A Democratic Filibuster Attempt on Gorsuch Does Carry Some Political Risk
Democrats will certainly try to filibuster the confirmation vote of Judge Neil Gorsuch to the Supreme Court.
The question is, do 40 Democratic senators want to walk the plank on that fight? Like a time-traveler who cannot change the future, this scenario – barring some shocking previously unknown scandal around Gorsuch – ends with 52 Republicans and a handful of Democrats voting to confirm, replacing Antonin Scalia with a like-minded justice.
The Senate Democrats who will sweat this vote include Tammy Baldwin of Wisconsin, Michael Bennet of Colorado, Sherrod Brown of Ohio, Bob Casey of Pennsylvania, Joe Donnelly of Indiana, Heidi Heitkamp of North Dakota, Amy Klobuchar of Minnesota, Joe Manchin of West Virginia, Claire McCaskill of Missouri, Bill Nelson of Florida, Debbie Stabenow of Michigan, and Jon Tester of Montana.
These are all states that either Trump won in 2016, or were pretty close. (Trump finished within a point and a half in Minnesota and within 3 points in Colorado. We might even throw in Virginia’s Tim Kaine; Trump was within 5 points in Kaine’s home state.)
Freedom Partners is eager to point out that Donnelly, McCaskill, Tester, Heitkamp, Stabenow, Brown, Casey, Nelson, and Baldwin all contended during the nomination of Merrick Garland that the Senate had a duty to hold an up-or-down confirmation vote on Obama’s nominee. (Constitutionally, the Senate doesn’t, but you can argue an up-or-down vote is needed to respect the chamber’s tradition or comity. Of course, once you start insisting that a judge deserves an up-or-down vote, one wonders why this didn’t apply to appellate court nominees like Miguel Estrada, Charles Pickering, and Carolyn Kuhl in 2005.)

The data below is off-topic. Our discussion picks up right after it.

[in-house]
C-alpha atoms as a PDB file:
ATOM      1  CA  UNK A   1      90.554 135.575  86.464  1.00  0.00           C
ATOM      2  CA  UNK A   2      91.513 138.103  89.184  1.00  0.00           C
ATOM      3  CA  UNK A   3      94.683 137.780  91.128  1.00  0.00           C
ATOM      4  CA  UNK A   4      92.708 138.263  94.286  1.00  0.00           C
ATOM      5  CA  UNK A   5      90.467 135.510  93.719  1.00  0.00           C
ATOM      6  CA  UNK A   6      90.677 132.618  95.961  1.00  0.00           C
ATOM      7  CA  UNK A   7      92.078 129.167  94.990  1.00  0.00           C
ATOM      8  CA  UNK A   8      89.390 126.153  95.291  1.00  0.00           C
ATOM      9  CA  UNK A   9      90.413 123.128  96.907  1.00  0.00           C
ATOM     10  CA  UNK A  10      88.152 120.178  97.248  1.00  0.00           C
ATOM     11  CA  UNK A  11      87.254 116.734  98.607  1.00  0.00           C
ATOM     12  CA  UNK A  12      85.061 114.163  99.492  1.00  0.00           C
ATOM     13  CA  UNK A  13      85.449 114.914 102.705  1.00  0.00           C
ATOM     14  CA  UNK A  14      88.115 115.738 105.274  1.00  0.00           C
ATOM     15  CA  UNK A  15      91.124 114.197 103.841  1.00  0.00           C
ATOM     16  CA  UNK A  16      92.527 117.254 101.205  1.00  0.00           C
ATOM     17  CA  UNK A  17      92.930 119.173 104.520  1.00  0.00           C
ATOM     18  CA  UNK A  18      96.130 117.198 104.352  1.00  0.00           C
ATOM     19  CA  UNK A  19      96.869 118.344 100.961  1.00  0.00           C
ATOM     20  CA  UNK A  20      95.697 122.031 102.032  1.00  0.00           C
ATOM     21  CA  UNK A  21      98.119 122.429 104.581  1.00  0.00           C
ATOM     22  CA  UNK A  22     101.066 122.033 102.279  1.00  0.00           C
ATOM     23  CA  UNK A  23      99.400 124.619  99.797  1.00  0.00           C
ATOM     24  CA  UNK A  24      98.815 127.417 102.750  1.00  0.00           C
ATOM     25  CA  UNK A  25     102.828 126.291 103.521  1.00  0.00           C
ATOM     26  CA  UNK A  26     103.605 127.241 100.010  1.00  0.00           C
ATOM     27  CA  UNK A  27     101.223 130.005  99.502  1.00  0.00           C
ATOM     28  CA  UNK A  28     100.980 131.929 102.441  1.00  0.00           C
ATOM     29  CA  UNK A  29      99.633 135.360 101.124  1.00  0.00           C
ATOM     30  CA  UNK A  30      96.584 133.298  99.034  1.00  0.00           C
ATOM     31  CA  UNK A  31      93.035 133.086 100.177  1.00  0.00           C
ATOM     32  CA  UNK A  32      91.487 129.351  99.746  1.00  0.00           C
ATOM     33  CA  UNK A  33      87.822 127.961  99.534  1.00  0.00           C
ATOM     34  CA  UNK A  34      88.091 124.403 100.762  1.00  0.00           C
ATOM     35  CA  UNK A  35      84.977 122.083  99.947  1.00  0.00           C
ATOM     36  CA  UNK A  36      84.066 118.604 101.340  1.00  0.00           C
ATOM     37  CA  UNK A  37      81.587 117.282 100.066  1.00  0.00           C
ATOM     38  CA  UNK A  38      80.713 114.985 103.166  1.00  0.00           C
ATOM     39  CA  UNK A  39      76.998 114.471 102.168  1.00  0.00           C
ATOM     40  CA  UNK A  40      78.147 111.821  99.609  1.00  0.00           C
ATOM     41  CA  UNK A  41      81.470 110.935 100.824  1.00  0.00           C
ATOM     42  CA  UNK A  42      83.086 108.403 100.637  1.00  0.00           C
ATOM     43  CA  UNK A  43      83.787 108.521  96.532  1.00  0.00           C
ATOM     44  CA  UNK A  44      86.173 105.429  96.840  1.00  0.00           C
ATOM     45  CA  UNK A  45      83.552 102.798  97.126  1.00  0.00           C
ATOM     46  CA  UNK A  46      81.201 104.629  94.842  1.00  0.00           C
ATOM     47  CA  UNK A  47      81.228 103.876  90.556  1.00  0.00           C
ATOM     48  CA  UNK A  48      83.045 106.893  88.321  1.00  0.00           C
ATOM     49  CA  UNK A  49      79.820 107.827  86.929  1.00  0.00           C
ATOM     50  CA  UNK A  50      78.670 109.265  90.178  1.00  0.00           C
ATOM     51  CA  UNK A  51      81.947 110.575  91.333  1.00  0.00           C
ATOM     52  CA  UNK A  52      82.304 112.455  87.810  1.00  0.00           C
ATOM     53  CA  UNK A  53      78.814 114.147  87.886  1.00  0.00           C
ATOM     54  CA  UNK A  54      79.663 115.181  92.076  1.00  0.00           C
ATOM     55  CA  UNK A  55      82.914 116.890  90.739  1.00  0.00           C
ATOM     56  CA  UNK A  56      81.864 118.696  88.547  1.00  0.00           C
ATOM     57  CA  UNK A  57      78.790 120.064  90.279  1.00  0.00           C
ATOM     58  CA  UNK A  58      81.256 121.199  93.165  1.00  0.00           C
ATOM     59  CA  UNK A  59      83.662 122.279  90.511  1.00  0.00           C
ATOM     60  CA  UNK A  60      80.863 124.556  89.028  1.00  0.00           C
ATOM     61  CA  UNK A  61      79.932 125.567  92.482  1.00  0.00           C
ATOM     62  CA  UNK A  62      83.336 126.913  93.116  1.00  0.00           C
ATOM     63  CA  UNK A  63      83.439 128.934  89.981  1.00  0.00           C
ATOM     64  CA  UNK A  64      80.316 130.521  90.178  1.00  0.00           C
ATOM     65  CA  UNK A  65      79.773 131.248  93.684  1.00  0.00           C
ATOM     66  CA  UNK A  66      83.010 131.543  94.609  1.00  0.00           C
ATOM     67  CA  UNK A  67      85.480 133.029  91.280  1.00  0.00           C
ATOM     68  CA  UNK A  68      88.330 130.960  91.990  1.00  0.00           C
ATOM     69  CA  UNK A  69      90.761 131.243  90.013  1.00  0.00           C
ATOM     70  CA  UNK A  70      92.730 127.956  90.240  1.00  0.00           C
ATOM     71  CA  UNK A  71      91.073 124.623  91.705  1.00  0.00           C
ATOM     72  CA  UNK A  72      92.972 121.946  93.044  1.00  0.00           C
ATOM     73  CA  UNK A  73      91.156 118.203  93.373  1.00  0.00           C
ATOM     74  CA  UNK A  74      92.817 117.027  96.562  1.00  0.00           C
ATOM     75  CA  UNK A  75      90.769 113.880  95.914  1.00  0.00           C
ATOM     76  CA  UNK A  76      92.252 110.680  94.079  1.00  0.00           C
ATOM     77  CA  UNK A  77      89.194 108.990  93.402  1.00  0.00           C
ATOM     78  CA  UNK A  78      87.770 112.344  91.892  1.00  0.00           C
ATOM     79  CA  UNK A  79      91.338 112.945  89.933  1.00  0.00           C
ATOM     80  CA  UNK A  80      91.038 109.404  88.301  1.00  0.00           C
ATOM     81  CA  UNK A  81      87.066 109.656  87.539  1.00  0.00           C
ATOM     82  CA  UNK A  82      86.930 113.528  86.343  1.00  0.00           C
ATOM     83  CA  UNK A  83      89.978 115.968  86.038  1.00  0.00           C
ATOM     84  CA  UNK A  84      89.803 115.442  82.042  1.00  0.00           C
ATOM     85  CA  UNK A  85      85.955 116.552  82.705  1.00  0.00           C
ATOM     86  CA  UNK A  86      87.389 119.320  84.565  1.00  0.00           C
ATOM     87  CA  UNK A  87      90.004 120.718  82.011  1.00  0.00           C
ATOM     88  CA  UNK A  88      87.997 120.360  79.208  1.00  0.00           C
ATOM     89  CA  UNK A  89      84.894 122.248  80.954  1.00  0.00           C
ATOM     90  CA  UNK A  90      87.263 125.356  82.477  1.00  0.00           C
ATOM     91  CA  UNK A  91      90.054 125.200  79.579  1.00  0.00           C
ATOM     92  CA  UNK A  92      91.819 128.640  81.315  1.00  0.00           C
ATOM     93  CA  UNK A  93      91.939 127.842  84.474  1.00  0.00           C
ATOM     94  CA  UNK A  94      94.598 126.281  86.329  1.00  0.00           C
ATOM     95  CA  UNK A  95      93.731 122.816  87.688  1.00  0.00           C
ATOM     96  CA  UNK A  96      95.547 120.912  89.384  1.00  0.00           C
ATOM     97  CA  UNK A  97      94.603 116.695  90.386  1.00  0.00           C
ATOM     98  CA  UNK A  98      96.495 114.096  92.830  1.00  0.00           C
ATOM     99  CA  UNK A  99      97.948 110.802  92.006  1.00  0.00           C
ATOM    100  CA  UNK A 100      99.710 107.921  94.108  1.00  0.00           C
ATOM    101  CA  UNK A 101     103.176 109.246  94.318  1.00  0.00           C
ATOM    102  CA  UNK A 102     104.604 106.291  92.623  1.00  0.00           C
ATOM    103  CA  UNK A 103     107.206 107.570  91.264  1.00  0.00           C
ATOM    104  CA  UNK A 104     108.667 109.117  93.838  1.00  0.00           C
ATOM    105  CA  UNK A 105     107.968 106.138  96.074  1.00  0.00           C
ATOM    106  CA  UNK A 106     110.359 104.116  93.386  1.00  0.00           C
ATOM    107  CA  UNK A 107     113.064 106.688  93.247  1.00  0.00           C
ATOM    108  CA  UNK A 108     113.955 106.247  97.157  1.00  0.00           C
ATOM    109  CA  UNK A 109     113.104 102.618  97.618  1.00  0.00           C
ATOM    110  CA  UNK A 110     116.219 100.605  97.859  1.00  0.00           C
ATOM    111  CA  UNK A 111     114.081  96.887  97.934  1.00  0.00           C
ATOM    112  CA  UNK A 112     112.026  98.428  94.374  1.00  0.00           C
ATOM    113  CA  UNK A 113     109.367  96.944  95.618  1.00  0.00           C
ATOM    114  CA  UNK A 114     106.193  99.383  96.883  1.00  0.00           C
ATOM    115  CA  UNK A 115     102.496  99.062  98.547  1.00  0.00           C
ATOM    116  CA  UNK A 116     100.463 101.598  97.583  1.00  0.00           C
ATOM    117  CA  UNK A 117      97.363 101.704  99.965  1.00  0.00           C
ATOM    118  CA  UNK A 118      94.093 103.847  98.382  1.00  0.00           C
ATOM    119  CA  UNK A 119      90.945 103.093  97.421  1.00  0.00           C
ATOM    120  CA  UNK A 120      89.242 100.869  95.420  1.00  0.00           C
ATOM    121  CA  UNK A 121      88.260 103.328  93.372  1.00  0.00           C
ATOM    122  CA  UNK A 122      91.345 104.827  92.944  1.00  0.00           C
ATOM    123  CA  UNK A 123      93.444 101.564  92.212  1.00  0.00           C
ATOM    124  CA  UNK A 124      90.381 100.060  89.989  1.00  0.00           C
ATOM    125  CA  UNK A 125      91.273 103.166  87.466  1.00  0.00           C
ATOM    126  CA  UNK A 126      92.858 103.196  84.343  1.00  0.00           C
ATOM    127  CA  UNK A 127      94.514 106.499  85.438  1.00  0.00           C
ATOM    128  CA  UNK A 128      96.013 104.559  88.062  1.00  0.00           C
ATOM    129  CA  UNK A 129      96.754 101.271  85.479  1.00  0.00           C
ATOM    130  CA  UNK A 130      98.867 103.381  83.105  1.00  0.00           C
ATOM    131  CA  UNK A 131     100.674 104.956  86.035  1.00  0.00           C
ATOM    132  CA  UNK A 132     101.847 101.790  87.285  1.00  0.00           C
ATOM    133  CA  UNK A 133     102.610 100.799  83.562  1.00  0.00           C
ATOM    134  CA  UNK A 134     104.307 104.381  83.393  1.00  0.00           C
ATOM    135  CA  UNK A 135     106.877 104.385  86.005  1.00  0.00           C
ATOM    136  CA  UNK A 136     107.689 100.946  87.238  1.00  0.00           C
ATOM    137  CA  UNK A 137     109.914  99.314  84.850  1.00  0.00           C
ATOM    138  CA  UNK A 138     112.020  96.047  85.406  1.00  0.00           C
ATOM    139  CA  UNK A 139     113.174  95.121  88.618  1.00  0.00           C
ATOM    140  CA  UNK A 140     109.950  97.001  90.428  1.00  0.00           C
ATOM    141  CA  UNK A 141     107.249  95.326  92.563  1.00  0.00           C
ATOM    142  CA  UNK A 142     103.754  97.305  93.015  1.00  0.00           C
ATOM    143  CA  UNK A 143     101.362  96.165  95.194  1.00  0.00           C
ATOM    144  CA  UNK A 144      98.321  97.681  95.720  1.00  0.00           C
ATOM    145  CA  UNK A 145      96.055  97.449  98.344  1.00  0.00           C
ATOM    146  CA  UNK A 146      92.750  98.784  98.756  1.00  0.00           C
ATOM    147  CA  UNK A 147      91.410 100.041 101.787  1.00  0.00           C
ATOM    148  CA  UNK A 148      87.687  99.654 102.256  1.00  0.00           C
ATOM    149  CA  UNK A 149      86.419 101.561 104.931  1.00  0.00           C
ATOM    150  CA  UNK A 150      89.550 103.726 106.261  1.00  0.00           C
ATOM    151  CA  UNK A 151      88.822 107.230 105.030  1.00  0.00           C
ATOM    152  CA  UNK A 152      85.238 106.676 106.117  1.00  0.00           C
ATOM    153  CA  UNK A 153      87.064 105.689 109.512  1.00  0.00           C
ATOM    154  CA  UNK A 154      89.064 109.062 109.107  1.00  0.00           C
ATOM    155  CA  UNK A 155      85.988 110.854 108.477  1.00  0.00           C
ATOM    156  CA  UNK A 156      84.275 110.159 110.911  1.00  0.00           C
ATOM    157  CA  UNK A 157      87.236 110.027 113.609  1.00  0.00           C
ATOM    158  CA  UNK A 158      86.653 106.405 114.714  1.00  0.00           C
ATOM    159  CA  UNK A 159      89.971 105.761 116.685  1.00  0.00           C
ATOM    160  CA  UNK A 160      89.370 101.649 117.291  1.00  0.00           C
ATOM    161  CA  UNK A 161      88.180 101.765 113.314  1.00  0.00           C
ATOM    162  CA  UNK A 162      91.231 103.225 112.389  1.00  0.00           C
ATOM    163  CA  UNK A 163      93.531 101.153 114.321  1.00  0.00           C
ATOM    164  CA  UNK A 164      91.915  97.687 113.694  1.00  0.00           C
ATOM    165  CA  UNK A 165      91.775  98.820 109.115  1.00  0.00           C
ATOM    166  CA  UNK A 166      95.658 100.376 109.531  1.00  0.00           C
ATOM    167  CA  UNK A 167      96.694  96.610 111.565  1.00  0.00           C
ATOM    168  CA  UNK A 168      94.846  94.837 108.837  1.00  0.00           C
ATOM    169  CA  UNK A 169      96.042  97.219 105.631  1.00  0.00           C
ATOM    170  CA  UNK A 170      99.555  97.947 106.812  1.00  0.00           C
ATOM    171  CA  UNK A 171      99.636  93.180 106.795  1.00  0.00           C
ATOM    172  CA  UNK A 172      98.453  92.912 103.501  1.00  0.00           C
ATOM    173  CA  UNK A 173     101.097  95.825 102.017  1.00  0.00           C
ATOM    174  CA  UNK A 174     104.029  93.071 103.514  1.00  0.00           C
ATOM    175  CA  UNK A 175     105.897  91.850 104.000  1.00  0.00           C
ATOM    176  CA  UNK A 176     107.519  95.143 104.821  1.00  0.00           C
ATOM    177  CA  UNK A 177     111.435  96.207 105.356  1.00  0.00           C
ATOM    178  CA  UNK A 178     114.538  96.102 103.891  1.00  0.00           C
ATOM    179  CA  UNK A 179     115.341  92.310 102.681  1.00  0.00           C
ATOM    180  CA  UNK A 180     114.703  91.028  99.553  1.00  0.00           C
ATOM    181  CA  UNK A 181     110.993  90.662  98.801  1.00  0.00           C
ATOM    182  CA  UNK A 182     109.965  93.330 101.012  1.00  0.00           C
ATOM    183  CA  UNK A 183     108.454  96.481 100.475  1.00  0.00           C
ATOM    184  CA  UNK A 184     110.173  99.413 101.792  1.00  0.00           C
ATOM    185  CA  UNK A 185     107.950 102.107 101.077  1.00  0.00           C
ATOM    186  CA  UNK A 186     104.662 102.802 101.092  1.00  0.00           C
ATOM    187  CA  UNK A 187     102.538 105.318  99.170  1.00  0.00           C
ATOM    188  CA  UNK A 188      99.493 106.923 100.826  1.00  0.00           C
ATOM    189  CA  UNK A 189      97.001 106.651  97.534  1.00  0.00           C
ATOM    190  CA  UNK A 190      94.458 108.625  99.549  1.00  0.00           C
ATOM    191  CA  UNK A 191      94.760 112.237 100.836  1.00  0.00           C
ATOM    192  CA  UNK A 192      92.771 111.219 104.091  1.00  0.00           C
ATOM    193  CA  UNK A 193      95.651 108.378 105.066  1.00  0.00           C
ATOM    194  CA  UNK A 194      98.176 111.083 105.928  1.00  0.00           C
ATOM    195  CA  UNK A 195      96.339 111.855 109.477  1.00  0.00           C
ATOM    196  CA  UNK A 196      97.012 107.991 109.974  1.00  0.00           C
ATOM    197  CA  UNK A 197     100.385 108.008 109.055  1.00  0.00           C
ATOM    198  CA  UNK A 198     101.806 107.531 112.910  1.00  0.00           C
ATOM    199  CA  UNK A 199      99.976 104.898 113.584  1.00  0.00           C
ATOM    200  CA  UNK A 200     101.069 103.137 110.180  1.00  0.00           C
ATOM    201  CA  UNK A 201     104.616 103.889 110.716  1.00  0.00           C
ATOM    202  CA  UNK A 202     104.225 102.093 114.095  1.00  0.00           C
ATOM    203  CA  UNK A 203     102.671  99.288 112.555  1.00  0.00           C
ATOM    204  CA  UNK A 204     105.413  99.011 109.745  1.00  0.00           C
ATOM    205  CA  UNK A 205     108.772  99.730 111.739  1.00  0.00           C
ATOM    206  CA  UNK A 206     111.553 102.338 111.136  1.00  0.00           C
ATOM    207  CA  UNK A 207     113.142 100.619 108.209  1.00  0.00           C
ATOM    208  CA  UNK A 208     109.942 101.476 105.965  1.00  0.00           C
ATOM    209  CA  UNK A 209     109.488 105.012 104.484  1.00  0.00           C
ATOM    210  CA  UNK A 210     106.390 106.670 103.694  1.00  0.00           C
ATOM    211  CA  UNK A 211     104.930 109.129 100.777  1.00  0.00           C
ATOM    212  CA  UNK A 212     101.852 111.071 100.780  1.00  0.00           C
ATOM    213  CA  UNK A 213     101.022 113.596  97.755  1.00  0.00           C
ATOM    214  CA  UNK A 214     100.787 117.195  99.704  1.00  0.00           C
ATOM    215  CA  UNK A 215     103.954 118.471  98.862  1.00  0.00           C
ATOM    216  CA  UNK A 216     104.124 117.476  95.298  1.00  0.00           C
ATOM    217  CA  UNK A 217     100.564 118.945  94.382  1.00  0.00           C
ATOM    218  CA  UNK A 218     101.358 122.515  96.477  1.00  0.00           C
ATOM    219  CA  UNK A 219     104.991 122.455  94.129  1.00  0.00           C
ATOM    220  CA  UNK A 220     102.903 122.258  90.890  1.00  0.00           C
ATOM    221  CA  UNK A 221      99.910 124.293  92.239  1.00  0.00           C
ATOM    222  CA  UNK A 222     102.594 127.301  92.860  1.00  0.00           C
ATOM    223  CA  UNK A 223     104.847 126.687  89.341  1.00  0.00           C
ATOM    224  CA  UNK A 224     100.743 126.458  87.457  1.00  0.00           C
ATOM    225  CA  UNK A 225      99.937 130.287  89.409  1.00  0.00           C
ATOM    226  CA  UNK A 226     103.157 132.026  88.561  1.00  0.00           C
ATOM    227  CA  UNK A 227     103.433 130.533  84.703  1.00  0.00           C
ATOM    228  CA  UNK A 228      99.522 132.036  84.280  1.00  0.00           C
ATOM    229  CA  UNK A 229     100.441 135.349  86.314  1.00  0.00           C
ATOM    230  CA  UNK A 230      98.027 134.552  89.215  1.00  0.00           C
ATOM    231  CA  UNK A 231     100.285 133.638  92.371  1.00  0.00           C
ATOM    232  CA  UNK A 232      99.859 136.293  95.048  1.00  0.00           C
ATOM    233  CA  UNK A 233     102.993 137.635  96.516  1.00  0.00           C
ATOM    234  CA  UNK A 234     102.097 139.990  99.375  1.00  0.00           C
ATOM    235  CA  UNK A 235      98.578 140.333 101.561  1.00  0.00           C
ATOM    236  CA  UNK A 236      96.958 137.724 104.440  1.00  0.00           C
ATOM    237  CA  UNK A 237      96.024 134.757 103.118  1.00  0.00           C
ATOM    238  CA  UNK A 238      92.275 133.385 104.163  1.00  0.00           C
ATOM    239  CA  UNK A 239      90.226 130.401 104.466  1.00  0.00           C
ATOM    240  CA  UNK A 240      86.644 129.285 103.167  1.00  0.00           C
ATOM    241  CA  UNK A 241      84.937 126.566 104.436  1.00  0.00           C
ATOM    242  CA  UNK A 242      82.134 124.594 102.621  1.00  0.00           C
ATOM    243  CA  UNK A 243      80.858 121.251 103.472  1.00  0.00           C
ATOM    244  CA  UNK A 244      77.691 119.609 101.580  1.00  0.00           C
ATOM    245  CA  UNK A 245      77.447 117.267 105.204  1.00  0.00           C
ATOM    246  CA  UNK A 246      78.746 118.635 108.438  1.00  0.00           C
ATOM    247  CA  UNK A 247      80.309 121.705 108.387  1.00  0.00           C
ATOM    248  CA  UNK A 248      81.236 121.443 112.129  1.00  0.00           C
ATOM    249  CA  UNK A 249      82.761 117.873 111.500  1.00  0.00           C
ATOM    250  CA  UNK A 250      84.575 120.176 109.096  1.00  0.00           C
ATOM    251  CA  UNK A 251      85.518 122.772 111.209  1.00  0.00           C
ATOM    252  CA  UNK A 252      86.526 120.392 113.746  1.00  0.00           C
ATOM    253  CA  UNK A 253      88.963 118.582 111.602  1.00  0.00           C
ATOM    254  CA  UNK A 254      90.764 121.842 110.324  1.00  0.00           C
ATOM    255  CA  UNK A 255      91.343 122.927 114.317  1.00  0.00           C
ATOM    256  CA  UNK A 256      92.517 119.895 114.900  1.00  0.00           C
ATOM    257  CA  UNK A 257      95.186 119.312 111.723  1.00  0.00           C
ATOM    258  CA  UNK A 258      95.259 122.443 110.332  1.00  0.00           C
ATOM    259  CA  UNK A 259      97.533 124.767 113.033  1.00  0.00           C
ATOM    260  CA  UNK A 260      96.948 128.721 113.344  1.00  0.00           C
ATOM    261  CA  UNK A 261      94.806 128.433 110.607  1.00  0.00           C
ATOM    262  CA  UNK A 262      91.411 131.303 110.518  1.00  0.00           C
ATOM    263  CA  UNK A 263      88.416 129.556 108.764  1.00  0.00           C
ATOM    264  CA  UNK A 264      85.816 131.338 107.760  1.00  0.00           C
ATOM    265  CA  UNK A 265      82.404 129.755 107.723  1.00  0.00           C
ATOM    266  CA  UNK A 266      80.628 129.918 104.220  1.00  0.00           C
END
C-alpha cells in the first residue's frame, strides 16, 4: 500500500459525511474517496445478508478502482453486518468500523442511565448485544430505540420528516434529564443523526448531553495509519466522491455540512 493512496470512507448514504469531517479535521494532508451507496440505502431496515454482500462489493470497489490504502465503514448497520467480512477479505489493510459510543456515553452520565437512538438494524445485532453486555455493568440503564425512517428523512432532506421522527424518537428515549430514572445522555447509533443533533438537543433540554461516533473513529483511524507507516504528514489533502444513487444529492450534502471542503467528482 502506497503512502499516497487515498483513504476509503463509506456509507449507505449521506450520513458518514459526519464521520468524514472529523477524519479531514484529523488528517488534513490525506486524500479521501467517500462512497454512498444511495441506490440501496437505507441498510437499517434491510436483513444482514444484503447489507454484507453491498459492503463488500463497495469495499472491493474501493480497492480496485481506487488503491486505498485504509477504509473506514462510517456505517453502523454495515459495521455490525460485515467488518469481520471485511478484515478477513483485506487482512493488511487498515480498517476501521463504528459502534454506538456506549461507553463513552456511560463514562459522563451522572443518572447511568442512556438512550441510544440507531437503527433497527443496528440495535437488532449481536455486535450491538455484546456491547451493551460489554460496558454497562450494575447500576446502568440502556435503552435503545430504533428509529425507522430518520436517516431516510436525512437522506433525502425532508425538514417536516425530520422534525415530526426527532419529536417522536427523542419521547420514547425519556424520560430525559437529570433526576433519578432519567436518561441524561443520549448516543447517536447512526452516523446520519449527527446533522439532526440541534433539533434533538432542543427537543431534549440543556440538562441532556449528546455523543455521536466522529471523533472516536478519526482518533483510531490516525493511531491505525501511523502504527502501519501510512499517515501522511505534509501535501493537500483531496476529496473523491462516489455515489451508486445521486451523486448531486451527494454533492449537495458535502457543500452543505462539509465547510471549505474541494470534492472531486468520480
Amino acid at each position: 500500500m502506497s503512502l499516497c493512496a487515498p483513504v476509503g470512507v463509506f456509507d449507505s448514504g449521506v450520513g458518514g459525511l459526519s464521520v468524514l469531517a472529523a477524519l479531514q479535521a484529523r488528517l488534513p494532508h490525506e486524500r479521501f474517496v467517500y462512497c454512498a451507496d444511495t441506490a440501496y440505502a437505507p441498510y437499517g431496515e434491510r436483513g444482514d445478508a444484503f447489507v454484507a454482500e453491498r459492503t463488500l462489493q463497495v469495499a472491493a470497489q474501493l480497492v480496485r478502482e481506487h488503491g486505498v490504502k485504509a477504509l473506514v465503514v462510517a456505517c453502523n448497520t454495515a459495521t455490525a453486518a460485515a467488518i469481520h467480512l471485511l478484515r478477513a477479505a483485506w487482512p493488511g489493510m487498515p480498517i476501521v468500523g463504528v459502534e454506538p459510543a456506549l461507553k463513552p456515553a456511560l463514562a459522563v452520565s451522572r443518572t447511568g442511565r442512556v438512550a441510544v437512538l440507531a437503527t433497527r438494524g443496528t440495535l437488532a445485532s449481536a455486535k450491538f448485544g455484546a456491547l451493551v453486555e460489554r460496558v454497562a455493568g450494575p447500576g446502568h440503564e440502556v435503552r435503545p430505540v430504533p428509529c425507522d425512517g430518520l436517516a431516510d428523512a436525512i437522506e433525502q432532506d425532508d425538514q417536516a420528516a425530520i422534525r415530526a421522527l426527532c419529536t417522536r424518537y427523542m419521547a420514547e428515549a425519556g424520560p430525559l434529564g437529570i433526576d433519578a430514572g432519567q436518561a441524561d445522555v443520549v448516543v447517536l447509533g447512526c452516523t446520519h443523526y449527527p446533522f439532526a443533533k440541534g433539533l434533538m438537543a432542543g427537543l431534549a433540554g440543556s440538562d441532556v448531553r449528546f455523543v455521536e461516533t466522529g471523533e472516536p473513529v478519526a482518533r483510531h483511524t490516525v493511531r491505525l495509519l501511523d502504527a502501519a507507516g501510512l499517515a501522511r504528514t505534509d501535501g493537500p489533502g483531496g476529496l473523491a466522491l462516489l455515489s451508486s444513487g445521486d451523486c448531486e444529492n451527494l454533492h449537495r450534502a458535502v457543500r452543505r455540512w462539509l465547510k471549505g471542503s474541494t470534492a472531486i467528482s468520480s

Democrats walked away from the 2016 election results, and Merrick Garland’s fate as a Trivial Pursuit answer, concluding that there is no price for blocking a Supreme Court nominee.
But how many Democratic activists really got fired up about Garland last year? The animating drive among the progressive grassroots in 2016 was how awful Trump was, not how awesome Garland was. Maybe it’s because he was seen as a moderate, compromise pick, or maybe there was just too much other news going on throughout the year. Either way, no Democratic Senate candidate ran a television commercial on the issue of Garland’s nomination. No major Democratic figure mentioned his nomination during the party’s convention in Philadelphia. Hillary Clinton barely mentions Garland on the campaign trail, and has indicated that she might nominate someone else if elected.
Meanwhile, grassroots conservatives are genuinely thrilled with the Gorsuch pick. People who aren’t so delighted about Trump himself are elated over the excellence of his first judicial nomination. It is plausible to argue that Gorsuch matters to grassroots conservatives a lot more than Garland ever mattered to grassroots progressives.
Assume that some Democratic senators who insisted the Senate had to vote on Garland turn around and choose to filibuster Gorsuch. Pick any handful out of Donnelly, Nelson, Stabenow, McCaskill, Tester, Heitkamp, Brown, Casey, Kaine, Manchin, and Baldwin.
Fast forward to autumn 2018. Do you doubt groups like Judicial Crisis Network, Freedom Partners, Americans for Prosperity, and Heritage Action will be running ads hitting those Democratic senators for their partisan flip-flop? “Senator X said every judicial nominee deserved a vote… and then turned around and tried to block Justice Gorsuch.” It will be a midterm electorate, meaning older, whiter, more conservative, in a bunch of older, whiter, and more conservative states…
Sure, Chuck Schumer concludes there’s no political price for blocking a Supreme Court justice. But are all of those red-state Democrats willing to bet their careers on it?